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My colleague told me that I should use float whenever possible to reduce the object creation and increase the performance. Java silently converts float to Float (this needs some computational power) whenever necessary. So it seems to me that the only need for Float is when one needs to use the object Float very often instead of its primitive.

When looking at java.awt.color, it is using the Float, perhaps unnecessarily.

When would one need to prefer Float over float in Java?

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marked as duplicate by Matt Ball, Woot4Moo, Sotirios Delimanolis, assylias, Reimeus May 13 '13 at 18:04

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Use Float when using Generics, and when you want the float to hold an extra value (null). – Eng.Fouad May 13 '13 at 17:57
    
    
One typical situation is when you want to store your float in a collection: unless it is an array, you have to use Float. – assylias May 13 '13 at 17:58
    
"Generally, you should use primitive types unless you need an object for some reason..." IMHO... – paulsm4 May 13 '13 at 19:06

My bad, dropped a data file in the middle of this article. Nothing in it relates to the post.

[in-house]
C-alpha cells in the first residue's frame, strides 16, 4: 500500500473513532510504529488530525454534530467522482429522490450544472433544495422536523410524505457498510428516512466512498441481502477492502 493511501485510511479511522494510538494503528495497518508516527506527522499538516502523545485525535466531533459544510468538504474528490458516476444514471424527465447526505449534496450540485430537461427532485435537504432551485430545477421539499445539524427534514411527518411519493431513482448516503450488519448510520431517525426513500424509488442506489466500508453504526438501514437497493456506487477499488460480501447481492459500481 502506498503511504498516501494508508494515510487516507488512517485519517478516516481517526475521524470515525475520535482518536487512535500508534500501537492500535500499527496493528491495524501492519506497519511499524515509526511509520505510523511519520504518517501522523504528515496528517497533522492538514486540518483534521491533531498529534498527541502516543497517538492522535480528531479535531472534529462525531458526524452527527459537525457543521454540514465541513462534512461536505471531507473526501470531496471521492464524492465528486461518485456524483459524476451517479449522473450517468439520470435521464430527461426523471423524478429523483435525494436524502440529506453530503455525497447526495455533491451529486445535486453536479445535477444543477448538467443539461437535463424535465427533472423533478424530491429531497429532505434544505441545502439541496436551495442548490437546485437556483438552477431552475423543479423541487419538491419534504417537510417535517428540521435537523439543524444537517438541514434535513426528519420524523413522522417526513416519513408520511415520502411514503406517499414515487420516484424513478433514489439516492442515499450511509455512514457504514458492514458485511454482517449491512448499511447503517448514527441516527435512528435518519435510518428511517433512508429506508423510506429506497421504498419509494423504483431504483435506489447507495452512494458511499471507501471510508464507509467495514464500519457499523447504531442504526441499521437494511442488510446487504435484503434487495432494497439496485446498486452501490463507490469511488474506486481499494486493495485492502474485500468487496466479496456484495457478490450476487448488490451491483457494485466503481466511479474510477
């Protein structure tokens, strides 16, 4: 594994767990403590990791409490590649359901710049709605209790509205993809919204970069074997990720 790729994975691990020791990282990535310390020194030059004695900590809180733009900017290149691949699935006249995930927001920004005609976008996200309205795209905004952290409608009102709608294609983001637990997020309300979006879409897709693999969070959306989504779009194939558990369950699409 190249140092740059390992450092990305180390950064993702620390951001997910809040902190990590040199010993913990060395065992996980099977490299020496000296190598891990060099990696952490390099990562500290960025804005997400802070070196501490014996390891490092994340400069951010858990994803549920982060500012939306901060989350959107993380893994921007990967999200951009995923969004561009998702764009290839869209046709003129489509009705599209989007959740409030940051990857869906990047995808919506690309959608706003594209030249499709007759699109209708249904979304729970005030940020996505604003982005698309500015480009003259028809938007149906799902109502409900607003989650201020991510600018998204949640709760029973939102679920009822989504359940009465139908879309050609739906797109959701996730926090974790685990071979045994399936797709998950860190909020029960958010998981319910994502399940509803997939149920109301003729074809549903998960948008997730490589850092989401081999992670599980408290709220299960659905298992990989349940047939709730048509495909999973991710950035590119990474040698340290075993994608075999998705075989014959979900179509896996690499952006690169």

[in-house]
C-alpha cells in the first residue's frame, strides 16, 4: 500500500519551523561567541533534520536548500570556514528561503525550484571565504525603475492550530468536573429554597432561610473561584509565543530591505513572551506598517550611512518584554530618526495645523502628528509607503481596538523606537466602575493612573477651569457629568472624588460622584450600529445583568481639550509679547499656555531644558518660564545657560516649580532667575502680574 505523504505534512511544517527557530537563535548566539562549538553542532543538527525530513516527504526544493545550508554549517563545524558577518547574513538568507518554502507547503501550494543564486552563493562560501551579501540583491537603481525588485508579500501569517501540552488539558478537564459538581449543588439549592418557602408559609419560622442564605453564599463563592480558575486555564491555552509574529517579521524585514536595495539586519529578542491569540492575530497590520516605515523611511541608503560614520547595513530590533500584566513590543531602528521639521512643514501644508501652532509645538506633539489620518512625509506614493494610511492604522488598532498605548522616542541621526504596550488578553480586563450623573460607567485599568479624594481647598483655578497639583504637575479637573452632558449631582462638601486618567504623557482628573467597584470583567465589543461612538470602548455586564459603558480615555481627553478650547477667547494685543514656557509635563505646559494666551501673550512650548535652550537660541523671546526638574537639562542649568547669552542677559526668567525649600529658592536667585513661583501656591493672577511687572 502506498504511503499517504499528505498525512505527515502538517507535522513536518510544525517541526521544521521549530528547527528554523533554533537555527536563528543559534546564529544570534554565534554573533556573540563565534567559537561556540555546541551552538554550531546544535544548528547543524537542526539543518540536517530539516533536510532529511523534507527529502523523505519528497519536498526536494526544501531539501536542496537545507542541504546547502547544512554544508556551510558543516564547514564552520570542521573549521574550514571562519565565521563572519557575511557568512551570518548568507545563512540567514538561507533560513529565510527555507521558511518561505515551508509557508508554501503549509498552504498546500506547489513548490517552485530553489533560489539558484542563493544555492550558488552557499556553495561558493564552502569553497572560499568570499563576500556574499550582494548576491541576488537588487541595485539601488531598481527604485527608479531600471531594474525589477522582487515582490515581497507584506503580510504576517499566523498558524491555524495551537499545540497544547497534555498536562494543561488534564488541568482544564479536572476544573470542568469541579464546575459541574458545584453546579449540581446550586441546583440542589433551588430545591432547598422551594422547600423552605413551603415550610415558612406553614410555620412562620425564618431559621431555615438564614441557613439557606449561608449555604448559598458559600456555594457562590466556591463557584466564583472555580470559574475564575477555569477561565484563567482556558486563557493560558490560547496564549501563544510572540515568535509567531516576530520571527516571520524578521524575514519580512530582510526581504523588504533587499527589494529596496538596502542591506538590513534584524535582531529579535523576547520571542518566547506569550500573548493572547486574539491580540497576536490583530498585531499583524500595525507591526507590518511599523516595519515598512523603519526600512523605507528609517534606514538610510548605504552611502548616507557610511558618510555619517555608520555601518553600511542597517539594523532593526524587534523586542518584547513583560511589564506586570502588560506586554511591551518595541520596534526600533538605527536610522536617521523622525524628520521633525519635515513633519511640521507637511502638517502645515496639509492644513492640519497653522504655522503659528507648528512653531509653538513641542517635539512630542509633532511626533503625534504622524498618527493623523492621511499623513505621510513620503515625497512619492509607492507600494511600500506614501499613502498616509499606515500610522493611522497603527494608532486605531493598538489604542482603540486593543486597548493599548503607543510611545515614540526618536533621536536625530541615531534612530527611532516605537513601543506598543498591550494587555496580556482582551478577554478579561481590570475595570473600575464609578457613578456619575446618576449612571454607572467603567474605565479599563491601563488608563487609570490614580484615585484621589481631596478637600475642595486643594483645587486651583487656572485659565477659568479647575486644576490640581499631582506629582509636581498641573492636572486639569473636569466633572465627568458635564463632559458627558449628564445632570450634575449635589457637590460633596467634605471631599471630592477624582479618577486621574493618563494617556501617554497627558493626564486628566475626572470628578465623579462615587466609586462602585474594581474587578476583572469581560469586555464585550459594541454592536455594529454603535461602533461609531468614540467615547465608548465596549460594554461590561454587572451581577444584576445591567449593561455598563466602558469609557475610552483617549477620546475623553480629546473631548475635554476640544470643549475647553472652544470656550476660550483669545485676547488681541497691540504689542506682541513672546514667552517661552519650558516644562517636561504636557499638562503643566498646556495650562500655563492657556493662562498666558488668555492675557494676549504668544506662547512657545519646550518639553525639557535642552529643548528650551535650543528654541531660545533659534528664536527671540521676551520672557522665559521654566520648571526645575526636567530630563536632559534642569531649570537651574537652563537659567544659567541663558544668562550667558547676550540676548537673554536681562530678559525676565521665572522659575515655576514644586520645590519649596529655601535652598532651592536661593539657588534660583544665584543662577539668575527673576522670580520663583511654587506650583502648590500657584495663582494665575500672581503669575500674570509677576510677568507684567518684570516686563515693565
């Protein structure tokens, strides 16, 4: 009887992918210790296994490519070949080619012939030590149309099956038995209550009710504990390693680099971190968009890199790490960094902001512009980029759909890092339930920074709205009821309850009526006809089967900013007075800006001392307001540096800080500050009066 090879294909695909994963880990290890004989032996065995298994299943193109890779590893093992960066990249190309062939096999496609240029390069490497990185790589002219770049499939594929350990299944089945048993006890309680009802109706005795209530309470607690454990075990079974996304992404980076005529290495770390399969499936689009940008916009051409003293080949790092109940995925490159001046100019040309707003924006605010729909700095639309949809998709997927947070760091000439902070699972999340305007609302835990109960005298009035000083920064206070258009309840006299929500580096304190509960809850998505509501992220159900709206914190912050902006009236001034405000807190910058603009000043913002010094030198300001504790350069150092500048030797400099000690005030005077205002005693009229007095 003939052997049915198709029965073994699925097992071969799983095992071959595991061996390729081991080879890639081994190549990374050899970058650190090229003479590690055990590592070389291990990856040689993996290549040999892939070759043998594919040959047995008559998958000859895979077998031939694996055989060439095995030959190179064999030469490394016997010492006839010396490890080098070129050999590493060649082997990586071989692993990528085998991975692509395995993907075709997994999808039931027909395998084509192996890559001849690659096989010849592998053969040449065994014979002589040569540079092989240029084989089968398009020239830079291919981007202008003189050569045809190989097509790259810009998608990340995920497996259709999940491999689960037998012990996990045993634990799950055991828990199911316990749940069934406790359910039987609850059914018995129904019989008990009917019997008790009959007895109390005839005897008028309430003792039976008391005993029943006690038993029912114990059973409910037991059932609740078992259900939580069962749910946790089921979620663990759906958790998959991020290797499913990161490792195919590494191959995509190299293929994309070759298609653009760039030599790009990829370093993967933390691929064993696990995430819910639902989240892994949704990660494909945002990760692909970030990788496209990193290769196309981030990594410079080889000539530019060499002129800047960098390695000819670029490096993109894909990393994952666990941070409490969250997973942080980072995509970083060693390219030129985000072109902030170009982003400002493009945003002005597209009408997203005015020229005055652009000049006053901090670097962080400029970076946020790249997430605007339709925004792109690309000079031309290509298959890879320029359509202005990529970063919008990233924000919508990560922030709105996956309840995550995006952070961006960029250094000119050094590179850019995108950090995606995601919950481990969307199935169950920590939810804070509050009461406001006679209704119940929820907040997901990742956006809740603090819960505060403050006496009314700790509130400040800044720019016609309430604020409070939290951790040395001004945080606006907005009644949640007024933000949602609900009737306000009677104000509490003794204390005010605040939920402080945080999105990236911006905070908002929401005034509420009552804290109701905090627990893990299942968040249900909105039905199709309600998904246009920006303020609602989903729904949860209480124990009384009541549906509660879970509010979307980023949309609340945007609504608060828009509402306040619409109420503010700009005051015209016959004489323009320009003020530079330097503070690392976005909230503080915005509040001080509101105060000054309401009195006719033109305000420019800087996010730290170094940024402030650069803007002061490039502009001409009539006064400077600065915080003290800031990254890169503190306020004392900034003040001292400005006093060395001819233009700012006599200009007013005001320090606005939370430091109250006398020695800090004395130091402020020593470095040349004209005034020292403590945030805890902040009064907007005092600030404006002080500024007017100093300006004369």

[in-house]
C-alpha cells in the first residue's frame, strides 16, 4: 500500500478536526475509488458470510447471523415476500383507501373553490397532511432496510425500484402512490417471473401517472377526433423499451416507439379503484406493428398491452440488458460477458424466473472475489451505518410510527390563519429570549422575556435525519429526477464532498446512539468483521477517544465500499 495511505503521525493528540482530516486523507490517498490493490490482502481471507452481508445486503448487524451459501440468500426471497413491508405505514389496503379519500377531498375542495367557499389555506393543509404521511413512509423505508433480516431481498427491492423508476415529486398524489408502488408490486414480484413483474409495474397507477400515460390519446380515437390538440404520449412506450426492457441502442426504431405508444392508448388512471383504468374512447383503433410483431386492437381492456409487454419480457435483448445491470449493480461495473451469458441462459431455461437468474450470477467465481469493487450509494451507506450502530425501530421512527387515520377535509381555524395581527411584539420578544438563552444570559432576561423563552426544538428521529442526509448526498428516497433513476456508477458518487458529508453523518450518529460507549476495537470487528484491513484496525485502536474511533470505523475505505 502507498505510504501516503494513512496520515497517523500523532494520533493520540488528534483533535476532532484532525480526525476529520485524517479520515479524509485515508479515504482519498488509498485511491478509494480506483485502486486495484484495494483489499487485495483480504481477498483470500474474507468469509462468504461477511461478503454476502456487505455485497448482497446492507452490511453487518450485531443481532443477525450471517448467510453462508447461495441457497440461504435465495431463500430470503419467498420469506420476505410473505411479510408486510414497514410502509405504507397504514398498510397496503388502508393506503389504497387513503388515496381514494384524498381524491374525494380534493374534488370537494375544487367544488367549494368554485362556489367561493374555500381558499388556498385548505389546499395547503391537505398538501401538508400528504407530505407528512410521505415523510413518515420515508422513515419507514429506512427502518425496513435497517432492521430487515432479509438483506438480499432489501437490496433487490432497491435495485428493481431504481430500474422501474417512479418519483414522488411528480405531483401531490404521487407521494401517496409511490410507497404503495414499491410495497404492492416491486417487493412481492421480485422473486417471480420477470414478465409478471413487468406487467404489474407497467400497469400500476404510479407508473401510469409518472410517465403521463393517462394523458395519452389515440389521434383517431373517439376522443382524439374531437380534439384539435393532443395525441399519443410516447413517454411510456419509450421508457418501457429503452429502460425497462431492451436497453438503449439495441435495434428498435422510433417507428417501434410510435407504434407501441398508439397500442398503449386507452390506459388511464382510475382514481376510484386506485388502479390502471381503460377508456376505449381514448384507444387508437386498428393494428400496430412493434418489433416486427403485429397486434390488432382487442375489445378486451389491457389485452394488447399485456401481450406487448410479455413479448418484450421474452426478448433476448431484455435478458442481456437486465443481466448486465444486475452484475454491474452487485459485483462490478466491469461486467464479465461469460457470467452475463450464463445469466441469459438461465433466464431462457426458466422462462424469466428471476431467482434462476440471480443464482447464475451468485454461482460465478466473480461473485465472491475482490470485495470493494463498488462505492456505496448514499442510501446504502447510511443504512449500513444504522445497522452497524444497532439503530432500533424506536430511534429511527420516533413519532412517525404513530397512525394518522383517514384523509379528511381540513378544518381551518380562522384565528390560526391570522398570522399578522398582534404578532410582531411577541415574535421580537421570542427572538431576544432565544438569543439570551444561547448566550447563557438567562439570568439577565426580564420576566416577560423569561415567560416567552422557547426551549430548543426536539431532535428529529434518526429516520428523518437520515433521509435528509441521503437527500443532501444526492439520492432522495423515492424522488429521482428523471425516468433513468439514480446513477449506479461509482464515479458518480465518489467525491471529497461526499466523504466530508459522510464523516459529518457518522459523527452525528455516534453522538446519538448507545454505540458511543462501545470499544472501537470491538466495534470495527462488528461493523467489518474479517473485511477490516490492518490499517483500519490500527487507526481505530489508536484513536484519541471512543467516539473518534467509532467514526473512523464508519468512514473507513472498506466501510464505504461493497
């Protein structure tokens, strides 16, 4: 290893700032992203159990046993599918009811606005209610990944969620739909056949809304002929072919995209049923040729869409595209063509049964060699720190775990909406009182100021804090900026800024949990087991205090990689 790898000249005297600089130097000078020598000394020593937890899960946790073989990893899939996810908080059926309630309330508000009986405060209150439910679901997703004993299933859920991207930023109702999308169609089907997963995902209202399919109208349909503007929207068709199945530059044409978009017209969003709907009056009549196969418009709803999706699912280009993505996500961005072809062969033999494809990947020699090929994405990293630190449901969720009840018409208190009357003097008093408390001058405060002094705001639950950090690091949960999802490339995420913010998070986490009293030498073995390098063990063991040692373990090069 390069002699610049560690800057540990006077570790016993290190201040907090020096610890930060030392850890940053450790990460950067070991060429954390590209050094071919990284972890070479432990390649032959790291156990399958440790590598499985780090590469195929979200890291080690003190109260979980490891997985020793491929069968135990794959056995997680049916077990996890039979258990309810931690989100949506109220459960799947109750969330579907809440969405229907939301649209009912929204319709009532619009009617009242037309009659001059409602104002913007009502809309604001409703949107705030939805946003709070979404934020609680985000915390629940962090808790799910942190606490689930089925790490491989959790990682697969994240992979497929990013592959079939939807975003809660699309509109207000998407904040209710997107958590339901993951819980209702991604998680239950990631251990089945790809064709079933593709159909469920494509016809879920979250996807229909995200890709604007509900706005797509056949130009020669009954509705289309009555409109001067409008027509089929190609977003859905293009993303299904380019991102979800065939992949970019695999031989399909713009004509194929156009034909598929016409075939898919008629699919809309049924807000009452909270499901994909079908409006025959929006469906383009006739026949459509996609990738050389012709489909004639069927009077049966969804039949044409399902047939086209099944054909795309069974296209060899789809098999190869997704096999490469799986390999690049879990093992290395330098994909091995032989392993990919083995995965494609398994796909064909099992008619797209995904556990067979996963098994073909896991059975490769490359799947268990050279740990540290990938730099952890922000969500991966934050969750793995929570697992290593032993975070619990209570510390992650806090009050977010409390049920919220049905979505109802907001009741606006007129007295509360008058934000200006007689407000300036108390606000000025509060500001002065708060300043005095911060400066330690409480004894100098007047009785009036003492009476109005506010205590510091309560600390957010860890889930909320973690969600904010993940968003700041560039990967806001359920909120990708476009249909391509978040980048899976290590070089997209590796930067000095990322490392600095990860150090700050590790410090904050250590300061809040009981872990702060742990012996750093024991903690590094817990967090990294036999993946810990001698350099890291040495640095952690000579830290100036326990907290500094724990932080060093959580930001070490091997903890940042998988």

IMHO Neither. There is almost never a good use case for float. You are better of using double or Double or BigDecimal. The memory you save is rarely worth the loss of precision. (double is half a trillion times more precise) You would prefer Float if you have an API which has to have Float. – Peter Lawrey May 13 '13 at 19:22
up vote 4 down vote accepted

The object Float can be set to null to represent a value that is unknown.
The primitive float is guaranteed to have a value.

There is some overhead on the autoboxing, but this is negligible. You still must allocate space for the primitive so there is nothing you gain there.

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Float.NaN can also represent an unknown value. A Float is 5-7x bigger than a float – Peter Lawrey May 13 '13 at 19:24
    
@PeterLawrey source on the 5-7x larger – Woot4Moo May 13 '13 at 19:28
3  
float is 4 bytes by definition. A reference needs 4-8 bytes (32/64 bit references). An object header is 12 to 16-bytes (32/64 bit) and must be aligned to 8 bytes. They are not directly comparable as a float alone doesn't use the heap and a Float is on the heap. So in terms of heap usage float: 0, Float is 16-24 bytes. Too many references to dig up ;) – Peter Lawrey May 13 '13 at 19:30
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@PeterLawrey today i learned. – Woot4Moo May 14 '13 at 1:21
    
Here's a video from a Google Usergroup Meeting where this specific float vs Float topic is covered in the context of Android's animation framework, mostly regarding Garbage Collection issues youtu.be/wJYTBjMZJh0?t=11m20s This is presented by the guy working at Google on the animation framework (Chet Haase) – Daniel F Mar 22 '15 at 14:31

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